A planktotrophic sea-cucumber larva with a continuous ciliary band.


A hemichordate acorn-worm larva, with distinct ciliary bands.


A subpopulation of the mesoderm that lies on both sides of the neural tube, which gives rise to the somites.


A part of the hypophysis (along with the adenohypophysis), which is involved in neurohormone release.


The organ located at the anterior tip of the hemichordate tornaria larvae; a photoreceptor organ.


The cavity formed inside the embryo when the endoderm and mesoderm invaginate during gastrulation, which forms the gut.


A strip of cells that extends inwards from the posterior marginal zone. During gastrulation, cells move through the primitive streak into the interior of the blastoderm.


The belt-like region surrounding the equator of the late blastula (found, in particular, in amphibians).


A repeat of 60 amino acids containing cysteine and histidine residues. It is thought to be involved in protein–protein interactions.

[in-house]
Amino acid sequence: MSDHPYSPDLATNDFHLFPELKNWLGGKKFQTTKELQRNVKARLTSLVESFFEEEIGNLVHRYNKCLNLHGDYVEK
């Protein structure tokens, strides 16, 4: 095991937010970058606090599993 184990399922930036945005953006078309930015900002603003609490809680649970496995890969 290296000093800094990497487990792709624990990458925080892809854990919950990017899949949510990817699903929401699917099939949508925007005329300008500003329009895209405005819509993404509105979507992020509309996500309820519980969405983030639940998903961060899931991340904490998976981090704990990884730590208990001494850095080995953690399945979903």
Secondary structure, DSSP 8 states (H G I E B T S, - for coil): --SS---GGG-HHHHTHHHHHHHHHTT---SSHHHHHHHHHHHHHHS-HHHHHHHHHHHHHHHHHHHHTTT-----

The state in which epithelial cells are polarized in the apical–basolateral axis and in the horizontal plane of the epithelium.


The process by which a sheet of cells changes shape by extending in one direction and narrowing — converging —in a direction at right angles to the extension.


The process in animal embryos in which the endoderm and mesoderm move from the outer surface of the embryo to the inside, where they give rise to the internal organs.


The process in which the ectoderm of the future brain and spinal cord develops folds and forms the neural tube.


A distance-based molecular phylogenetic method that involves the sequential addition of taxa and the minimization of branch lengths, but does not assume a molecular clock.


The slit-like or circular invagination on the surface of animal embryos, through which the mesoderm and endoderm move inside the embryo at gastrulation.


The invagination of the ectoderm that forms the mouth in animal embryos.

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Satoh, N. The ascidian tadpole larva: comparative molecular development and genomics. Nat Rev Genet 4, 285–295 (2003).